How to prune deciduous trees?
Nature’s most beautiful dance. I just love the combination of the naked skeleton, stunning blossoms and finally the reward of sweet fruit. Everyone should have at least one deciduous tree in their garden.
Before pruning - generally speaking, to keep your tree (any) healthy, strong and fruitful, in your home garden for many years, all you have to do in terms of pruning is maintain the following routine, which is easy to follow and requires only few minutes.
Why prune when you can:
Trim – when you want to keep the tree low enough so it’s easy to care for and easy to reach the fruit.
Dilute – this allows air and sunlight to penetrate the tree’s center. It’s healthy and encourages more blossoms which become fruit.
Renew - by removing the old and no-longer productive stems, you'll get young new
Train your tree – Training your tree at young age is always better and easier, and the most common and recommended growing method is known as the "WINE CUP" (it’s a shape, not a dietary recommendation). See the picture of my apricot tree? Notice its shape and the shape of the wine cup icon on the bottom right. Take a look at the main trunk, and see how only a few inches from the ground it splits into 3 - 4 long stems that grow to the sides and makes the tree wider - that's what the "cup shape" is all about. That’s what most deciduous fruit trees should look like. When you train your tree to look and develop into this shape, it will always allow you a better view of the inside of the tree. This makes it easy to clean and prune when needed, and, more importantly – it makes fruit picking easy.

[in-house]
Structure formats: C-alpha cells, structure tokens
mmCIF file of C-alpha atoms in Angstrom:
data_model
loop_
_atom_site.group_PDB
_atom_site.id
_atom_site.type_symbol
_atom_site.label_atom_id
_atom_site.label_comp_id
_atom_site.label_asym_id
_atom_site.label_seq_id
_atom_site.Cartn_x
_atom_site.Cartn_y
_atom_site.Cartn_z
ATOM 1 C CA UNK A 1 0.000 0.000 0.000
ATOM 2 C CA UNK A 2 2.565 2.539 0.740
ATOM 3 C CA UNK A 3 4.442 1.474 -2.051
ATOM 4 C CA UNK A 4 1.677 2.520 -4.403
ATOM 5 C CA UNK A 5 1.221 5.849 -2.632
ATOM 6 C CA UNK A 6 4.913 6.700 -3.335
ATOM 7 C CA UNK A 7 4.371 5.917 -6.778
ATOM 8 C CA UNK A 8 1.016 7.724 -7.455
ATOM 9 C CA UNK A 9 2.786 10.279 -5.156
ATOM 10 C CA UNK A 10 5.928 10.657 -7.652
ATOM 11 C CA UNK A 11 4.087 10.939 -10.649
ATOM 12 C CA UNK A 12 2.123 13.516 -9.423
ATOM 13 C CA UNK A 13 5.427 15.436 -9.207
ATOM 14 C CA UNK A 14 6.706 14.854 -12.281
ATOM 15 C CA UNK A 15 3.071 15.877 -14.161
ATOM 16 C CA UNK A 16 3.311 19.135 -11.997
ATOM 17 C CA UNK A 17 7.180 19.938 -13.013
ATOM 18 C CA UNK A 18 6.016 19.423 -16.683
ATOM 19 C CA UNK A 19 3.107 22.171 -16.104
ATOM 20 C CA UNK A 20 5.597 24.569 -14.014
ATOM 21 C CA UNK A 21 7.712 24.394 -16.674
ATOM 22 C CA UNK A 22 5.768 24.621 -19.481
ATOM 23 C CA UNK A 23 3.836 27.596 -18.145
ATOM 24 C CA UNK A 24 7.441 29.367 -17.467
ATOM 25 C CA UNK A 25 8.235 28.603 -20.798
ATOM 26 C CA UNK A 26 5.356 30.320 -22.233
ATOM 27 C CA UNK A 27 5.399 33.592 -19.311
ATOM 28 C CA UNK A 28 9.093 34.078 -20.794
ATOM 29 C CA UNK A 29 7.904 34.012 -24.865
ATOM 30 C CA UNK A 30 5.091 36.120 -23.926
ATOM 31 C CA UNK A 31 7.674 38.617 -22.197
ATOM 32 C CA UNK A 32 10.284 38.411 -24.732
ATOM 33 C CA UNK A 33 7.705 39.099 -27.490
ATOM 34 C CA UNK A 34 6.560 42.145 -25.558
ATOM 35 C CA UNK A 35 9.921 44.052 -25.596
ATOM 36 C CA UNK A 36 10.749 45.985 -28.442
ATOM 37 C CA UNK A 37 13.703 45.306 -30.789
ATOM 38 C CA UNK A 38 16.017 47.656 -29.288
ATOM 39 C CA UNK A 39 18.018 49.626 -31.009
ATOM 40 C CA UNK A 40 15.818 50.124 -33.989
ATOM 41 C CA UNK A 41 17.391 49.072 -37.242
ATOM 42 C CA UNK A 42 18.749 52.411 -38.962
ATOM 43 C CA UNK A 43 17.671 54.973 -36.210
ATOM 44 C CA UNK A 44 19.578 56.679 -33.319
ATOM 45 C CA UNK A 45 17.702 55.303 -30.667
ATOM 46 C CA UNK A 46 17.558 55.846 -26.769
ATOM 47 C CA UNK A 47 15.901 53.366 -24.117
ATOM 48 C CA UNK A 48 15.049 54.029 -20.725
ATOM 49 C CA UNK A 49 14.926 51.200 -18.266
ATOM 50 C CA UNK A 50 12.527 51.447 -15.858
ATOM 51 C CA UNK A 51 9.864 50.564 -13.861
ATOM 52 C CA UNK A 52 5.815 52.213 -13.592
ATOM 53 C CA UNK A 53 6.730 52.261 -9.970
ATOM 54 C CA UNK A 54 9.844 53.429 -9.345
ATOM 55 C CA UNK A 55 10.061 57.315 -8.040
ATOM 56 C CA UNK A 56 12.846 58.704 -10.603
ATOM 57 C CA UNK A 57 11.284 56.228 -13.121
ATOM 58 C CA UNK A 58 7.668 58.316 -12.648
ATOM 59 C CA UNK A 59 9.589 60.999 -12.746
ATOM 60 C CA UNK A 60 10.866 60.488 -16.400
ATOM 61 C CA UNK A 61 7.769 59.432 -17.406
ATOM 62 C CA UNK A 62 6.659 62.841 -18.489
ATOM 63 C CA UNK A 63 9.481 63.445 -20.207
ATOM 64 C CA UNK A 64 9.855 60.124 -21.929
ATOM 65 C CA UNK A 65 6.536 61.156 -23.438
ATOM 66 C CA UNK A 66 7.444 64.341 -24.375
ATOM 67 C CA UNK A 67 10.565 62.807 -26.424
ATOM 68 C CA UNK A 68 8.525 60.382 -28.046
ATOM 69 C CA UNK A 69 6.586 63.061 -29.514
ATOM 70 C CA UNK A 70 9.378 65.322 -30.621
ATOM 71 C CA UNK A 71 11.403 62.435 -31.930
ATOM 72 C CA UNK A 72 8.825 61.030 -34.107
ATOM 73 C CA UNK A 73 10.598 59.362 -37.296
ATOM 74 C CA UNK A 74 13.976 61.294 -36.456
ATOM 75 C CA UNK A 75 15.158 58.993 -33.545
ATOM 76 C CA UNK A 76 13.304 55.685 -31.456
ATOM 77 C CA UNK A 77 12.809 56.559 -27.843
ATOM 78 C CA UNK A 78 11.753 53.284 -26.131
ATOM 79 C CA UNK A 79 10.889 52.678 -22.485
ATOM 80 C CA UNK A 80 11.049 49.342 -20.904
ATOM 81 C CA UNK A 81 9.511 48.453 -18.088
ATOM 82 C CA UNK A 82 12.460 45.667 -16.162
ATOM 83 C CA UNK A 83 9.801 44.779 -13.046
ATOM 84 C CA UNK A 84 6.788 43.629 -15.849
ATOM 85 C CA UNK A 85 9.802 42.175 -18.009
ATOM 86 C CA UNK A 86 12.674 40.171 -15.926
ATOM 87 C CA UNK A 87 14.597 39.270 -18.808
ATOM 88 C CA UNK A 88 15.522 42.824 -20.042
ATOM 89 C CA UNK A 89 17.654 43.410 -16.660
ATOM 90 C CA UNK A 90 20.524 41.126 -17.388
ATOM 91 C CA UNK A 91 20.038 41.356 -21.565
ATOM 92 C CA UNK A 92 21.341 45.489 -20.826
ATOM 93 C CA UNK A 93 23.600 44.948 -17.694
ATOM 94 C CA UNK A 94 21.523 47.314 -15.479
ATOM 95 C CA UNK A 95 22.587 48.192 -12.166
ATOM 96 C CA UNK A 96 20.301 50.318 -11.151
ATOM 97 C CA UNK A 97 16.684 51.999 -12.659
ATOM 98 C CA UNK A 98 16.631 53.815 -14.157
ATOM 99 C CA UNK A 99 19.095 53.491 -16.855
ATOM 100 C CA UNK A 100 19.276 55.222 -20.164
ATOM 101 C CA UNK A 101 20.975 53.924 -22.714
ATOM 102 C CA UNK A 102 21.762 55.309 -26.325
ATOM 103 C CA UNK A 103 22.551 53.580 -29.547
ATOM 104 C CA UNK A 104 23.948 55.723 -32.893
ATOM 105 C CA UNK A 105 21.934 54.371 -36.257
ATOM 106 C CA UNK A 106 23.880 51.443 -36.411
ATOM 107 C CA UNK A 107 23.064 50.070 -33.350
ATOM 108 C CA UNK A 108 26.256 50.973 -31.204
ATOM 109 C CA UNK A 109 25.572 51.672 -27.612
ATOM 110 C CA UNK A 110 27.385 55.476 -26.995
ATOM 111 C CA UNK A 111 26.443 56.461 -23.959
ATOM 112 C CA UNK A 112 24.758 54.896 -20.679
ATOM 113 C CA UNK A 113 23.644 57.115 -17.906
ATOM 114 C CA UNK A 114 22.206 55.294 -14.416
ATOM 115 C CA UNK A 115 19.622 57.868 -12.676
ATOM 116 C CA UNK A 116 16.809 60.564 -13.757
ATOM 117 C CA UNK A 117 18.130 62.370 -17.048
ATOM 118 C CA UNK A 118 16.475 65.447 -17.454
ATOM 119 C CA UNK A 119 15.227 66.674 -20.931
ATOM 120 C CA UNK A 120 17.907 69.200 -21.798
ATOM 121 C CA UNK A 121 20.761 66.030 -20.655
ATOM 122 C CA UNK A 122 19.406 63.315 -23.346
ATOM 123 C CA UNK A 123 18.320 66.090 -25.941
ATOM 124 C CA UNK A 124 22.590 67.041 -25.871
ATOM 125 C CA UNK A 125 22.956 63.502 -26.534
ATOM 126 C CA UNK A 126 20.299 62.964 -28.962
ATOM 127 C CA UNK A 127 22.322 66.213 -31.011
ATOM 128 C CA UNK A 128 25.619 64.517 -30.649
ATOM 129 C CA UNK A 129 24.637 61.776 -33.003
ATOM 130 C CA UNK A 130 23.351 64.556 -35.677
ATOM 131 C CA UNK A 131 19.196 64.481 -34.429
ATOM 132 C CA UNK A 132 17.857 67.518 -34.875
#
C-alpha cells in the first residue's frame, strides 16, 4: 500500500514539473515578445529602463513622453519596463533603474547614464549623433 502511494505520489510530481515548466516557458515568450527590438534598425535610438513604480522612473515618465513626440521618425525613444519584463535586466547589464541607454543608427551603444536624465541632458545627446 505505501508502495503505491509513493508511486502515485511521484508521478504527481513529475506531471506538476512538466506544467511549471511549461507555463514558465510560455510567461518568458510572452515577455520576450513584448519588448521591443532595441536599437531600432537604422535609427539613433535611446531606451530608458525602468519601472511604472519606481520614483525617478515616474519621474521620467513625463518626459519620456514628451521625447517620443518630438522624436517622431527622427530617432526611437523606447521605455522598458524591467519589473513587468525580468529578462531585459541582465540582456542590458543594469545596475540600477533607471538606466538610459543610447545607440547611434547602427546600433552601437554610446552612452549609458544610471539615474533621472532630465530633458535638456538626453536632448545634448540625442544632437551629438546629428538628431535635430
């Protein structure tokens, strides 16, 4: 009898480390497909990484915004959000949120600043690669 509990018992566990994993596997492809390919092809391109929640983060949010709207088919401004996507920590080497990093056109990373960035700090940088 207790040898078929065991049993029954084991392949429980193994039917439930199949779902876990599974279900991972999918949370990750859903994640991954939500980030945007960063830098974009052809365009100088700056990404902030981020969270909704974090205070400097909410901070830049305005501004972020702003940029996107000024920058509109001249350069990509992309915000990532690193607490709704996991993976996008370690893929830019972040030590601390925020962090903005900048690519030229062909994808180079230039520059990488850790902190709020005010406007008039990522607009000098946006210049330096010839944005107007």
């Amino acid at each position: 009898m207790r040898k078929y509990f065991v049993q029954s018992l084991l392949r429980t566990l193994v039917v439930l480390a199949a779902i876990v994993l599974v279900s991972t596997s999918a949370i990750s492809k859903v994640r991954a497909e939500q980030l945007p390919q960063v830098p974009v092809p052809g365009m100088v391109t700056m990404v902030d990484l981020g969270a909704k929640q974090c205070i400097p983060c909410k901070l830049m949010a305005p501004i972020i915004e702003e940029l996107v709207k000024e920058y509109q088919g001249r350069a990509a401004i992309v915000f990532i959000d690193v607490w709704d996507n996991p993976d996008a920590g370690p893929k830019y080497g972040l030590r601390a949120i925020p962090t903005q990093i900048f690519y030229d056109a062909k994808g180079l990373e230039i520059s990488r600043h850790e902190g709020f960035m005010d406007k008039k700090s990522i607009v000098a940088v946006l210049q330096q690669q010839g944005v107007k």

Note: This specific apricot tree is too high, so in a few weeks from now I do plan to trim it down to about half of its current size. I plan to clean and remove dead stems and cross branches and allow new low growth to take it’s natural course.
When is the best time to prune? generally speaking, you will probably prune twice a year. The first time would be just before the end of winter, just before or as you begin to see the buds slowly pushing through the tree’s stems.
The second time would be around mid-fall, as part of your winter preparations. There is no reason to prune a deciduous tree in summer, maybe only after a fruit cycle ends, but I’ll talk about that later on and I’ll make it specific to each type of deciduous tree.
My preferred pruning shears: Pruning apple trees can be tough. Even the small dried twigs can give you a hard time. I would use short blade bypass pruners that can handle the challenge and are also good for the small stems. For thicker branches, a 1/2 inch or more, I would recommend bypass loppers – they will make the hard work easier.
Providing general guidelines on 'how to prune' any kind of plant is important, but there are plants, and there is YOUR plant. So despite there being loads of information on this site, I also provide specific and personalized support. If something wasn't clear, or you're not sure of your plant's name, simply send me a picture with your question. Use the form below and I'll get back to you. In the mean time, see what others are asking.